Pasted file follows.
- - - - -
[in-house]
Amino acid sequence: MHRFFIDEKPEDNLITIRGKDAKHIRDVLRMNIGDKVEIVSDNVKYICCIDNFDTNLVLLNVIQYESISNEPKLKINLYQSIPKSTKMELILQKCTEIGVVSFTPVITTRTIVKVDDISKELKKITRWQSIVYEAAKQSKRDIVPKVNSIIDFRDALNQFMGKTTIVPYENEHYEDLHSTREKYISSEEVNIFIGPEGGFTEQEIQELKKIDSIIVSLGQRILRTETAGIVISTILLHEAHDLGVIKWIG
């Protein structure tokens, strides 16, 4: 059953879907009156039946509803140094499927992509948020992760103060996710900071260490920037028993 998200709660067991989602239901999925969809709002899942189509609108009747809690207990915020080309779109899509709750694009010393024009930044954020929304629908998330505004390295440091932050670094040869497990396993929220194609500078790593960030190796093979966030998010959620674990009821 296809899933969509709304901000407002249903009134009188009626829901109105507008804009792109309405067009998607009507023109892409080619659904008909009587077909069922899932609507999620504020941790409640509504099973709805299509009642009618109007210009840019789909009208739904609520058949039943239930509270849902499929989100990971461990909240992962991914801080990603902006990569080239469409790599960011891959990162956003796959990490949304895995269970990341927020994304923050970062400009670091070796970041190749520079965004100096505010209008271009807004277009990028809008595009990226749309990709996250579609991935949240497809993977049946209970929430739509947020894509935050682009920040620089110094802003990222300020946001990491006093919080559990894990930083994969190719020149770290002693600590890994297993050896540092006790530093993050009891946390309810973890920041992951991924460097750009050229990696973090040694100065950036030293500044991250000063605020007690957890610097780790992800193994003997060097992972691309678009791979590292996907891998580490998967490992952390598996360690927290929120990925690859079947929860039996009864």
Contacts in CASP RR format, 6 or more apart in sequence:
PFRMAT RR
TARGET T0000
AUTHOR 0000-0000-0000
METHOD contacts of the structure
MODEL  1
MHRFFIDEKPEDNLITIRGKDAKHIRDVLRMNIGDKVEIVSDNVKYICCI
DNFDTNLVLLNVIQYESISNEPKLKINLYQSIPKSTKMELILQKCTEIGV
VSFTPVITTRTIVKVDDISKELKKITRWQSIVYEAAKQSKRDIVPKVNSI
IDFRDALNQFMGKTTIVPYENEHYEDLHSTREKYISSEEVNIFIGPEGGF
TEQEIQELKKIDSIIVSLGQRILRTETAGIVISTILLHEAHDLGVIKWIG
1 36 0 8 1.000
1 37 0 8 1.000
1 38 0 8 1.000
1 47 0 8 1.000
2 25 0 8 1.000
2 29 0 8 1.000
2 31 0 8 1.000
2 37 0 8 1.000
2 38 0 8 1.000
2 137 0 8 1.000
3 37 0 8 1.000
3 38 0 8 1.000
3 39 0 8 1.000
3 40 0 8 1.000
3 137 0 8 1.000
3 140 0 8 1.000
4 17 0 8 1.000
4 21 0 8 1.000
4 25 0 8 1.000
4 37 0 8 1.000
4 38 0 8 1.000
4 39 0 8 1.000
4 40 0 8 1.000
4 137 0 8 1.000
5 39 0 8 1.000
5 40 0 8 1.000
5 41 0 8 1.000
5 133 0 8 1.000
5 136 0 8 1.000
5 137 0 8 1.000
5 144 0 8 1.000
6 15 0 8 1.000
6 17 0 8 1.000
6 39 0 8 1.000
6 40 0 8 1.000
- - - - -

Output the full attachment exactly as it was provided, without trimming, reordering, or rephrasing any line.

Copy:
[in-house]
Amino acid sequence: MHRFFIDEKPEDNLITIRGKDAKHIRDVLRMNIGDKVEIVSDNVKYICCIDNFDTNLVLLNVIQYESISNEPKLKINLYQSIPKSTKMELILQKCTEIGVVSFTPVITTRTIVKVDDISKELKKITRWQSIVYEAAKQSKRDIVPKVNSIIDFRDALNQFMGKTTIVPYENEHYEDLHSTREKYISSEEVNIFIGPEGGFTEQEIQELKKIDSIIVSLGQRILRTETAGIVISTILLHEAHDLGVIKWIG
């Protein structure tokens, strides 16, 4: 059953879907009156039946509803140094499927992509948020992760103060996710900071260490920037028993 998200709660067991989602239901999925969809709002899942189509609108009747809690207990915020080309779109899509709750694009010393024009930044954020929304629908998330505004390295440091932050670094040869497990396993929220194609500078790593960030190796093979966030998010959620674990009821 296809899933969509709304901000407002249903009134009188009626829901109105507008804009792109309405067009998607009507023109892409080619659904008909009587077909069922899932609507999620504020941790409640509504099973709805299509009642009618109007210009840019789909009208739904609520058949039943239930509270849902499929989100990971461990909240992962991914801080990603902006990569080239469409790599960011891959990162956003796959990490949304895995269970990341927020994304923050970062400009670091070796970041190749520079965004100096505010209008271009807004277009990028809008595009990226749309990709996250579609991935949240497809993977049946209970929430739509947020894509935050682009920040620089110094802003990222300020946001990491006093919080559990894990930083994969190719020149770290002693600590890994297993050896540092006790530093993050009891946390309810973890920041992951991924460097750009050229990696973090040694100065950036030293500044991250000063605020007690957890610097780790992800193994003997060097992972691309678009791979590292996907891998580490998967490992952390598996360690927290929120990925690859079947929860039996009864």
Contacts in CASP RR format, 6 or more apart in sequence:
PFRMAT RR
TARGET T0000
AUTHOR 0000-0000-0000
METHOD contacts of the structure
MODEL  1
MHRFFIDEKPEDNLITIRGKDAKHIRDVLRMNIGDKVEIVSDNVKYICCI
DNFDTNLVLLNVIQYESISNEPKLKINLYQSIPKSTKMELILQKCTEIGV
VSFTPVITTRTIVKVDDISKELKKITRWQSIVYEAAKQSKRDIVPKVNSI
IDFRDALNQFMGKTTIVPYENEHYEDLHSTREKYISSEEVNIFIGPEGGF
TEQEIQELKKIDSIIVSLGQRILRTETAGIVISTILLHEAHDLGVIKWIG
1 36 0 8 1.000
1 37 0 8 1.000
1 38 0 8 1.000
1 47 0 8 1.000
2 25 0 8 1.000
2 29 0 8 1.000
2 31 0 8 1.000
2 37 0 8 1.000
2 38 0 8 1.000
2 137 0 8 1.000
3 37 0 8 1.000
3 38 0 8 1.000
3 39 0 8 1.000
3 40 0 8 1.000
3 137 0 8 1.000
3 140 0 8 1.000
4 17 0 8 1.000
4 21 0 8 1.000
4 25 0 8 1.000
4 37 0 8 1.000
4 38 0 8 1.000
4 39 0 8 1.000
4 40 0 8 1.000
4 137 0 8 1.000
5 39 0 8 1.000
5 40 0 8 1.000
5 41 0 8 1.000
5 133 0 8 1.000
5 136 0 8 1.000
5 137 0 8 1.000
5 144 0 8 1.000
6 15 0 8 1.000
6 17 0 8 1.000
6 39 0 8 1.000
6 40 0 8 1.000